Former CMU student builds autonomous robot tricycle for food delivery. It travels at about 10 mph in the bike lane.
Despite High Hopes, Self-Driving Cars Are ‘Way in the Future’
Ford and other companies say the industry overestimated the arrival of autonomous vehicles, which still struggle to anticipate what other drivers and pedestrians will do.
That article mentions a Pittsburgh cyclist who cycled the wrong way through traffic and between cars.
Elon Musk is always promising full self driving cars 18 months in the future. He’s been doing this for years. Eventually he’ll be right.
*autonomous cars are just the test cases for the real goal here – autonomous trucks. The thinking is that if they can perfect the technology on more heavily congested and challenging roads and streets in urban areas, then adapting that tech to over-the-road trucks for long-haul will be a snap.
IMHO, I doubt autonomous cars will ever be widely used, if at all. But trucks on interstates, yeah, I can totally see that, and probably sooner than later.
Autonomous trucks are a simpler problem since they can be limited to highways outside of urban areas, where the problems get really hard. And there are simpler use cases like letting the driver sleep for a while on the long drives between dropoffs and pickups.
Autonomous cars are much harder, even beyond all the complicated cases that the article hints at. There’s a social element, and the problem that autonomous cars simply can’t move as quickly through an urban environment as a human driver who pushes the boundaries. As I understand it, car companies (other than Tesla) have given up on the idea of fully autonomous driving for now, and are looking at augmenting humans — alerting when the driver seems to be doing something dangerous, like drifting out of lane etc.
Self-driving cars projected to be WAY IN THE FUTURE…
As discussed in an earlier thread (https://bikepgh.org/message-board/topic/car-less-drivers/page/5/#post-358665) it would be technically feasible for new car hardware & software to enforce the speed limit. The US & UK car industry has blocked this, but Europe is moving forward with the idea. It’s not autonomous cars, but at least it’s smarter cars.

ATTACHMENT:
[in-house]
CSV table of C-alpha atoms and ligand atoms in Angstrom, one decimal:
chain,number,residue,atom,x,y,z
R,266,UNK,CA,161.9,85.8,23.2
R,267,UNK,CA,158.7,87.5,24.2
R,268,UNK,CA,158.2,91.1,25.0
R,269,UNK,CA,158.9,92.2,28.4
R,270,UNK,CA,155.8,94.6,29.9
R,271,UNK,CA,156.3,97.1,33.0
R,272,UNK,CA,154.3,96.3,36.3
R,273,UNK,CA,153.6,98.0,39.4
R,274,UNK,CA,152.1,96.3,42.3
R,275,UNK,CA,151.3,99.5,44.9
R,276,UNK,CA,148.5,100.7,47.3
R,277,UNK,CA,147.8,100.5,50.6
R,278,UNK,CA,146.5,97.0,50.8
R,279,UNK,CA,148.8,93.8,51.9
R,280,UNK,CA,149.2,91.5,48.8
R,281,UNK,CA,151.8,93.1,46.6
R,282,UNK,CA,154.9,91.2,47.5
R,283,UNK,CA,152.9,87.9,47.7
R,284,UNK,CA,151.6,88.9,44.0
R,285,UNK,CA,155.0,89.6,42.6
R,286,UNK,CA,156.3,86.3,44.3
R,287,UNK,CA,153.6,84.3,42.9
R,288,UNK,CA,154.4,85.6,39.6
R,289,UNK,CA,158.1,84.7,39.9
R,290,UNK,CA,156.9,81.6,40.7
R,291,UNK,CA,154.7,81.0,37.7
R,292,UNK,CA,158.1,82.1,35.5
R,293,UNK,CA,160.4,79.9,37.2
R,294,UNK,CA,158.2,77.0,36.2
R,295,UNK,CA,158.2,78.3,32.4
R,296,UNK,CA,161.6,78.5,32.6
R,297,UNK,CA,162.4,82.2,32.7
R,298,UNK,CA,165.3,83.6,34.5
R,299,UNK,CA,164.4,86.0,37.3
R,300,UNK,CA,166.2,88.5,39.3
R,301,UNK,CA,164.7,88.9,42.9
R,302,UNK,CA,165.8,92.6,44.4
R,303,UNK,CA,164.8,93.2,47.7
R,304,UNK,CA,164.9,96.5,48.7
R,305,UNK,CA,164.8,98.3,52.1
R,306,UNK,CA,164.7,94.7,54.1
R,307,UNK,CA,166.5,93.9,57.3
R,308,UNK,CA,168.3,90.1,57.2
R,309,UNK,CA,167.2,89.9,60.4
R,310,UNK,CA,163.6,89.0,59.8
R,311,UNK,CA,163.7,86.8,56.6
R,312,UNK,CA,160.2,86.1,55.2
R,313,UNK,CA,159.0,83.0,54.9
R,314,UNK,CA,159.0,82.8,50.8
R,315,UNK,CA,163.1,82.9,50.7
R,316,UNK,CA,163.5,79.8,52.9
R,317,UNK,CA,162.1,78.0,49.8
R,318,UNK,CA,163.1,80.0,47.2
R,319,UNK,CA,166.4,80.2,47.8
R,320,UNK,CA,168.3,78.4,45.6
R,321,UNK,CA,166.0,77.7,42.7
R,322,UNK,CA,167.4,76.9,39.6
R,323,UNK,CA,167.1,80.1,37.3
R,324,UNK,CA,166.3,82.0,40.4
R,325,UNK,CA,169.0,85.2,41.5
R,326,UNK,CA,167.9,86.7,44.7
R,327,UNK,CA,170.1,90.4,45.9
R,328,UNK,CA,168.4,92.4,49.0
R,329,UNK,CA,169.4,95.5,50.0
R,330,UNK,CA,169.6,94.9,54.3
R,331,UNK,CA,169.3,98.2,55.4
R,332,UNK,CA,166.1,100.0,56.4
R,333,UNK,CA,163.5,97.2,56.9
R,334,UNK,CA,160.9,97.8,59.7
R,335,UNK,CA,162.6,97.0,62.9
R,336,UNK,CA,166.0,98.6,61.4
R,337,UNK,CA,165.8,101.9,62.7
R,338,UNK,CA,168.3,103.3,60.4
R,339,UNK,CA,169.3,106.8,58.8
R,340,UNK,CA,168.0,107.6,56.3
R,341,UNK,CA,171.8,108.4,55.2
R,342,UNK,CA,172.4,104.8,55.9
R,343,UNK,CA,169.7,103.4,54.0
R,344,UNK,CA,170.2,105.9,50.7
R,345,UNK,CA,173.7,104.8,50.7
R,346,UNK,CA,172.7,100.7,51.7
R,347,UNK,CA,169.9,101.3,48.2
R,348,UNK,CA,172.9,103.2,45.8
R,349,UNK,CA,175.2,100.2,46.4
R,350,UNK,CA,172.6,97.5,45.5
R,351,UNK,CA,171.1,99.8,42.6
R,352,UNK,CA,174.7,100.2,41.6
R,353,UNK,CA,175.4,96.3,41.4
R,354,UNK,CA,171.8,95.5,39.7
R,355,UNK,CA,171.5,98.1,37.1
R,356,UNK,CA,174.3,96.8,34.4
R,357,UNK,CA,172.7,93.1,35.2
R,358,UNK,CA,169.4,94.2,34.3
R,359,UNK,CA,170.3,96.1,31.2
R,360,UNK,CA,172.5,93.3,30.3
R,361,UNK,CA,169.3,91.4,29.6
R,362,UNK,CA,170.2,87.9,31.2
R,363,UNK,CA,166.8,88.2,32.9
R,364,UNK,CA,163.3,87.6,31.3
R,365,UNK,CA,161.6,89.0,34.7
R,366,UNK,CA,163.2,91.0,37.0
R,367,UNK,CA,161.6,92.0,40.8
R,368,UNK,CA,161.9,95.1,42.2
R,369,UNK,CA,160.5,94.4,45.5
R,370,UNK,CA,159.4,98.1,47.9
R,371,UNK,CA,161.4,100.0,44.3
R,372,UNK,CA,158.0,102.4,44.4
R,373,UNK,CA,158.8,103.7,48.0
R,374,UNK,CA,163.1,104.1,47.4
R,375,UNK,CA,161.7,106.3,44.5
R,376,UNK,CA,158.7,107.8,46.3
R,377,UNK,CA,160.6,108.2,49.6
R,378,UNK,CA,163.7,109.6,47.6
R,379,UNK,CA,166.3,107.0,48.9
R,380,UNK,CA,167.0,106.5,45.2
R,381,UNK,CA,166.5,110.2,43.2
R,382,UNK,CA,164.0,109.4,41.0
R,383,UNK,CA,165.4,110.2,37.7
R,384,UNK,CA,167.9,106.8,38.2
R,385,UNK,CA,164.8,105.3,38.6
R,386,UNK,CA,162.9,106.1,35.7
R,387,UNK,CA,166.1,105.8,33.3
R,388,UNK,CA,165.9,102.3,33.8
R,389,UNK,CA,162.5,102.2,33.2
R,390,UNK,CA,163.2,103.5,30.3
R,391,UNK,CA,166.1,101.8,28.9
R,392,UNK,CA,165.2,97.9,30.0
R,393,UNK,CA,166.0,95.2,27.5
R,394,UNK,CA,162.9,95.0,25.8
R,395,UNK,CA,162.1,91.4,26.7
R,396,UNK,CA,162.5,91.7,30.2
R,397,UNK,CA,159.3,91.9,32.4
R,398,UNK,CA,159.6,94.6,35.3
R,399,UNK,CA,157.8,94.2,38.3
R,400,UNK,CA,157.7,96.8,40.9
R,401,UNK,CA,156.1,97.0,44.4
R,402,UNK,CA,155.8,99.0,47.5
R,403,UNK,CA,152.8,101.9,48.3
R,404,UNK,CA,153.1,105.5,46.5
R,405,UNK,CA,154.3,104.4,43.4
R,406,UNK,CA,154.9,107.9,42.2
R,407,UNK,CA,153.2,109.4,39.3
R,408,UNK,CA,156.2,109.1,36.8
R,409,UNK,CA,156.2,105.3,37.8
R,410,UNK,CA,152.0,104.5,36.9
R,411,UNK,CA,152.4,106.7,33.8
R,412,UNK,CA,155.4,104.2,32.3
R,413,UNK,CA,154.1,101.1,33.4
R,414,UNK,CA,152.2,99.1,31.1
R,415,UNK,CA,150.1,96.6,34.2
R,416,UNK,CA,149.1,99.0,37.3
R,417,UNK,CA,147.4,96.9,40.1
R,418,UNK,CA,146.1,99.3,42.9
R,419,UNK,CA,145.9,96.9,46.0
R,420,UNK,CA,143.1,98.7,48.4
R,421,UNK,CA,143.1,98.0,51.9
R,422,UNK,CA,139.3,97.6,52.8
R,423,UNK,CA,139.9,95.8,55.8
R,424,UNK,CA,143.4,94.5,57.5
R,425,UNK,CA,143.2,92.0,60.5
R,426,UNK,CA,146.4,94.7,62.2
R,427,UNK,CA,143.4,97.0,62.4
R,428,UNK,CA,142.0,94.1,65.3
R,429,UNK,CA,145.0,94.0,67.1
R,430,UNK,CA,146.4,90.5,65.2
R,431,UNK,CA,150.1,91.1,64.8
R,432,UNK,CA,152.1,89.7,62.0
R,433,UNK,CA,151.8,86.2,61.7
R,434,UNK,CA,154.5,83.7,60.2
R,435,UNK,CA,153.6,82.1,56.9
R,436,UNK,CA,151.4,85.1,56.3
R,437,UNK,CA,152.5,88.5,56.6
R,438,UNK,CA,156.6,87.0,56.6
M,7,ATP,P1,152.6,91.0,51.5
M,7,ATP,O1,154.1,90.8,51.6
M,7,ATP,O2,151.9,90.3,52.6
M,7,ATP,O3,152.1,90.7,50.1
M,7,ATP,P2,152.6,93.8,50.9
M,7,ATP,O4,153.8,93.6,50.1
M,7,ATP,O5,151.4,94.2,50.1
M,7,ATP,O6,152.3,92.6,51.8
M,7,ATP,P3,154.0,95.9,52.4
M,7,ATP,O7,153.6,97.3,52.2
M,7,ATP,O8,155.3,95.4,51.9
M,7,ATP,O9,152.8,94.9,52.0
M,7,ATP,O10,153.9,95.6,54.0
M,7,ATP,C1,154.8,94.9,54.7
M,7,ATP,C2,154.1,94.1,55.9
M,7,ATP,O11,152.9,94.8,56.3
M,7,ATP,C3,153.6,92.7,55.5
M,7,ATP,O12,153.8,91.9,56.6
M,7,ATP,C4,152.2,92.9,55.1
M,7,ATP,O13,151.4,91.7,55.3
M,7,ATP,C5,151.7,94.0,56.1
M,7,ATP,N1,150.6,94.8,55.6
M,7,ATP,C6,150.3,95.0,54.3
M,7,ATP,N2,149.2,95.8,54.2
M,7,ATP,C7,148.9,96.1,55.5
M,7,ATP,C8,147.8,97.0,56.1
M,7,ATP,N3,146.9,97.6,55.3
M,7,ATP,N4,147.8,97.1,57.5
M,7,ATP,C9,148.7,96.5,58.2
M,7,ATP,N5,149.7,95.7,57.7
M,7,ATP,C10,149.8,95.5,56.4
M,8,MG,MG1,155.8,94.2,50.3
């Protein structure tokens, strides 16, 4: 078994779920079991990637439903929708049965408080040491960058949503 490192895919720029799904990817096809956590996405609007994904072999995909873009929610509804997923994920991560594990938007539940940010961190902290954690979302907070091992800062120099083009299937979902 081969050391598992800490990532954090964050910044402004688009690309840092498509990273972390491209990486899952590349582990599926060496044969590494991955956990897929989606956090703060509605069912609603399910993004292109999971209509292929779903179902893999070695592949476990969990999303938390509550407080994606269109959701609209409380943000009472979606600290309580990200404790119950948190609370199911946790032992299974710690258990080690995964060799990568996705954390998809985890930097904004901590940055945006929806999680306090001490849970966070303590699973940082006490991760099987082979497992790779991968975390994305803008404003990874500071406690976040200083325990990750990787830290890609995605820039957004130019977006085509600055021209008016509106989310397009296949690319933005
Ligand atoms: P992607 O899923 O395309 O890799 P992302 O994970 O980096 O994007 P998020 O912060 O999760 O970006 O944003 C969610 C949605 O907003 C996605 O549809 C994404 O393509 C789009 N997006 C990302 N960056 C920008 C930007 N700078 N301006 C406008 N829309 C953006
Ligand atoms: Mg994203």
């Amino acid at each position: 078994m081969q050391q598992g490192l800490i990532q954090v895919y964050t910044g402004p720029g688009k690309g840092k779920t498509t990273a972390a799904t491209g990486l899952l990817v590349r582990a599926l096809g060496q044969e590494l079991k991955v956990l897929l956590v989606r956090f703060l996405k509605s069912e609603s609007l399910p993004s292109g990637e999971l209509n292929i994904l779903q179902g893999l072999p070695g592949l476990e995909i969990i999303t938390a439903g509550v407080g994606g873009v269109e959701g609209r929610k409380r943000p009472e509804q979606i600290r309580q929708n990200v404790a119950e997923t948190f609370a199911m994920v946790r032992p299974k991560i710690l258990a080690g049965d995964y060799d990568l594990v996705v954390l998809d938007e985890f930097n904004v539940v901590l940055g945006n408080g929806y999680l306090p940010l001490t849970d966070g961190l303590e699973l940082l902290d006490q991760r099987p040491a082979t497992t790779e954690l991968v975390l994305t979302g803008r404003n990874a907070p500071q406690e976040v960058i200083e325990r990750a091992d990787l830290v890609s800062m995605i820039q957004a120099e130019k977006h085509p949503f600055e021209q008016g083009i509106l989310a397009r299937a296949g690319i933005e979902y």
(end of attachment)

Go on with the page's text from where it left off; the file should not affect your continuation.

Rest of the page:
Europe has mandated speed limiters on cars, a major study cited during the debate says dynamic speed limiters could result in cutting deaths by as much as 59% (Here: https://t.co/NEZ71cMSkA)
We don't need to wait for AV tech to save lives. We can just start doing it now.
— Kevin Thurman (@kmthurman) August 15, 2019
A very good article on why pedestrian death rates are twice as high in the US as in other advanced countries (car culture, designing roads for fast driving, tall SUVs that crush, focus on individual responsibility), on pedestrian detection systems in new cars (they’re not very good) and the motivation for autonomous vehicles development (it’s profit from eliminating drivers, not safety). Quotes:
“I don’t think there’s any chance that autonomous vehicles will deliver us a safe future, and I don’t necessarily think the companies think so either. I think they think we’ll buy a lot of stuff. The safe future will recede before our eyes like a desert mirage.”
“All this [autonomous vehicle] activity – and the rollout of shiny pedestrian avoidance systems – feeds more credulous media coverage, stoking our cultural sense, unsupported by any evidence, that of course our hardworking nerds are on the brink of unveiling safe self-driving cars. Why not? A car that is basically a smartphone will, of course, have no temptation to look at its smartphone.”
Fun video: pedestrian detection testing AAA:
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